Ecouterre is a media sponsor of the EcoChic Design Award
Clothing, like people, can contain multitudes. Take Esther Lui’s upcycled looks, for instance. Inspired by Hua Mulan, the bold woman warrior of Chinese legend (and at least two Disney movies), the 2015/16 EcoChic Design Award finalist transformed surplus fabrics and clothing labels into garments that embody both strength and tenderness. Lui was initially iffy about using textile waste as a resource. Her time with Redress, the competition’s organizer, however, was a revelation. “Before The EcoChic Design Award, I had no interest in eco-fashion because I thought it would be really hard to make beautiful clothes from waste,” Lui, an assistant at a bridal design house in Hong Kong, where Redress is also based, told Ecouterre. “But then I became inspired by how designers could use textile waste to design new clothes, and I started testing different textiles and drawing sketches to see what worked for me.”
HONOR TO US ALL
One of the excursions Redress organized led to a garment factory in China that specializes in “zero waste,” a design technique that espouses creative methods of cutting that utilize most, if not all, of the laid-out fabric.
“I had tried the zero-waste technique on my designs, but had found it really hard,” Lui, who has a degree in fashion design from England’s Nottingham Trent University, admitted. “I couldn’t imagine how it could possibly work in a factory.”
The secret? Computers, specifically a program that helps designers optimize the surface of a textile so that next to nothing is wasted. “We had a good time learning and practicing those processes and seeing possibilities for implementing zero waste in the factory,” Lui said.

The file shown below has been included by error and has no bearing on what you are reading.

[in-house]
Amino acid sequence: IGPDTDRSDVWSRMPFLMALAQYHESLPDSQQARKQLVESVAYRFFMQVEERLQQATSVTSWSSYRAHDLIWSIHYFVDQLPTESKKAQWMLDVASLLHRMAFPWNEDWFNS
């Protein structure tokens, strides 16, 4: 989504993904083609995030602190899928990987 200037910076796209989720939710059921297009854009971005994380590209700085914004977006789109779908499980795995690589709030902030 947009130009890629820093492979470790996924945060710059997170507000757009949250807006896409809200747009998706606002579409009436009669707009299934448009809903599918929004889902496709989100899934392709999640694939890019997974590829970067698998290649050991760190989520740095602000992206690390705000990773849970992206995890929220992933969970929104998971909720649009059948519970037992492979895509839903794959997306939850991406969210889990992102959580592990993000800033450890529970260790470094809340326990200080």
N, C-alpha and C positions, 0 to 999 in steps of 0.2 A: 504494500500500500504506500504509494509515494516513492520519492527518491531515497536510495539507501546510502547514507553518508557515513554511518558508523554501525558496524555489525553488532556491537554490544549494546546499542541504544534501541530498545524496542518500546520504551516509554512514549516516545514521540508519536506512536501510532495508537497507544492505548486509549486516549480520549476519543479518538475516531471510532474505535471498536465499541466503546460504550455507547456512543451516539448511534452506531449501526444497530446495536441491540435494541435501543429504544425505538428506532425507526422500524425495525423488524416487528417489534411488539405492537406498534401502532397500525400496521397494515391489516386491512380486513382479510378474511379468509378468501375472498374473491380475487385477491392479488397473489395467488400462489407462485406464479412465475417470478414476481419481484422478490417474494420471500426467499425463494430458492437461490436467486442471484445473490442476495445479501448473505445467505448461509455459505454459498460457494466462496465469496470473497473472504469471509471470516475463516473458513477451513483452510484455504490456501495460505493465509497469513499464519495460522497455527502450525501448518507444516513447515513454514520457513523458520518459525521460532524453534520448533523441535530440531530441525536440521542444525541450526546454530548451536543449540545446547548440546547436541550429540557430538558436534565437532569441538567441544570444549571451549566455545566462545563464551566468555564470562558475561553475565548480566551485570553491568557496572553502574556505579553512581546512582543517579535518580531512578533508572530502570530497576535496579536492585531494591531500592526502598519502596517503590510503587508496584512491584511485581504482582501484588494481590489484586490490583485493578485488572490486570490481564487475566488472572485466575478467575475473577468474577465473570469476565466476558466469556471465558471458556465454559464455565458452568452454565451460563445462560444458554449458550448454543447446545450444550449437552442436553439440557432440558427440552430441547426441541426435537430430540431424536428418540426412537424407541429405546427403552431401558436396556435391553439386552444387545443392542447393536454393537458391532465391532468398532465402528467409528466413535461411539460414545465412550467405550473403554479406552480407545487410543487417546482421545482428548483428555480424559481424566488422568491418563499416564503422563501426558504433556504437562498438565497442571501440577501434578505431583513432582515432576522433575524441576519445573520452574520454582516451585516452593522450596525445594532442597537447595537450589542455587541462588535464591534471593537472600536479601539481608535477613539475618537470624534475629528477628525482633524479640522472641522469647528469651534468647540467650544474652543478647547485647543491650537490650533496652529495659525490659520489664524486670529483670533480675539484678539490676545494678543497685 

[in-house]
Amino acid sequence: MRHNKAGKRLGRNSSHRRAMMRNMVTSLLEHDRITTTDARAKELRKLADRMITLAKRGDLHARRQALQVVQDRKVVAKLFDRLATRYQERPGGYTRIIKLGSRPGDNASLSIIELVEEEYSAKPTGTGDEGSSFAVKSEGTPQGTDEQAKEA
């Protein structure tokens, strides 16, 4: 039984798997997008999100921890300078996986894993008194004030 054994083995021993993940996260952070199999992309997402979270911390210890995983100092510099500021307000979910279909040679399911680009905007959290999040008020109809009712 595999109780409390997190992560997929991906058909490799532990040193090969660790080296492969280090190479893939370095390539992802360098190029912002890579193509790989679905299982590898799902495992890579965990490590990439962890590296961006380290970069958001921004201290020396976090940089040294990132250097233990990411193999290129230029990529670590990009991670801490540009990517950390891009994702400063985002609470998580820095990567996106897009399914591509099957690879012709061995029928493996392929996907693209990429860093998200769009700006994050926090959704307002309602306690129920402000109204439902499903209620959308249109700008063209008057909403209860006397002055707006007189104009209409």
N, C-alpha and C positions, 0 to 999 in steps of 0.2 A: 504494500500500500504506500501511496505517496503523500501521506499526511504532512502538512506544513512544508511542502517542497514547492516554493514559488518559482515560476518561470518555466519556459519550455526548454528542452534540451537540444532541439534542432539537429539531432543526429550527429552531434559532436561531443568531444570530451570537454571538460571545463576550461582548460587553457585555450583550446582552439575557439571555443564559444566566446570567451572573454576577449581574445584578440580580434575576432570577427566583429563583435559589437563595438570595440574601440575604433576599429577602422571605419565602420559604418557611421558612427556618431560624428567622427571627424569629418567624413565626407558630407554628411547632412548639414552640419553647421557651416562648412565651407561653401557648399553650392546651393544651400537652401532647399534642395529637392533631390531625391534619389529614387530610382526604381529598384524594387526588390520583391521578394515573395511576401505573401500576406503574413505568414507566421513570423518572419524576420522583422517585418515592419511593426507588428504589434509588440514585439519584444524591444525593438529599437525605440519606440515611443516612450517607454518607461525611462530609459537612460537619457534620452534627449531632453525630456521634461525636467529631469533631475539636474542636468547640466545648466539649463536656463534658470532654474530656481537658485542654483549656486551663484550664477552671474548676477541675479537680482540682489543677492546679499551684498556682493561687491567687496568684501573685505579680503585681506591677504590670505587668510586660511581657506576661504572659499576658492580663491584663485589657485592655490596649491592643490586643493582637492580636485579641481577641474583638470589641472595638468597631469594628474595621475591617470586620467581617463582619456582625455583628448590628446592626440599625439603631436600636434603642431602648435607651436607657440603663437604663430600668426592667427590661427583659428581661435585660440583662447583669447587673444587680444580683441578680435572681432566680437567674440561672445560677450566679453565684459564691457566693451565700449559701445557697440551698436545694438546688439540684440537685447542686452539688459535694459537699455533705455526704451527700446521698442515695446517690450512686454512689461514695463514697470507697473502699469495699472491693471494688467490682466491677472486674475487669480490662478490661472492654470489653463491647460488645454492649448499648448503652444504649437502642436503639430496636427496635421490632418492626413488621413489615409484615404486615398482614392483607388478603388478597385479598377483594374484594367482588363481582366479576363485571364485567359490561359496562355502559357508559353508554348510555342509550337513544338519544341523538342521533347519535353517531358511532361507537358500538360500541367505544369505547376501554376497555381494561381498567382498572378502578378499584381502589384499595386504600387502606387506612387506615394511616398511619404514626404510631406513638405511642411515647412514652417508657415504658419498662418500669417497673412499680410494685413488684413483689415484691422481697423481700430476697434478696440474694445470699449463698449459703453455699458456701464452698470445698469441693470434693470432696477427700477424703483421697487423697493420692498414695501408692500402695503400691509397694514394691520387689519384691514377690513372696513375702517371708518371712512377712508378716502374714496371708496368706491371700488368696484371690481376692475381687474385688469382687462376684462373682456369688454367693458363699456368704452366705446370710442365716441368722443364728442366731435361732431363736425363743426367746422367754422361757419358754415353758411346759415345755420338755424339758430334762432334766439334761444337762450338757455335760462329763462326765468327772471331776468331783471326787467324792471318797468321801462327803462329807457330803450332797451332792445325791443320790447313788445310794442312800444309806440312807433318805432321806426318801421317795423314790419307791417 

Piecing together her capsule collection for the EcoChic Design Award finals, Lui found herself channeling China’s most celebrated heroine in more ways than one. Mulan’s dual—and dueling—qualities, her iron will and gentleness of heart, served as Lui’s guiding star.
Using traditional hand-weaving techniques, Lui conjured up distinctive looks that subtly recall armor: a silver-and-ivory fishtail gown; a sleeveless jacket with dramatic, masculine lapels; a vest with accordion-pleated epaulettes.
Even now, the spirit of the maiden-turned-soldier manifests itself in Lui’s advice to burgeoning designers, particularly those who wish to integrate ethics into their practice.
“Have persistency and passion,” she said. “You really need to stick to it and keep going, as it is never easy to develop your design or even brands, whether it is sustainable fashion, or just fashion itself.”
Now on the other side, Lui approaches fashion in a whole new way. “I am now putting more thought into recycling, and reducing waste from how I cut out my fabrics,” she said. “As a designer witnessing our earth’s resources diminishing and the increasing amount of textile waste discarded day-by-day, I’ve become very motivated to use every piece of textile waste into my creations. It gives me a great sense of satisfaction to give a new life to previously discarded textiles.”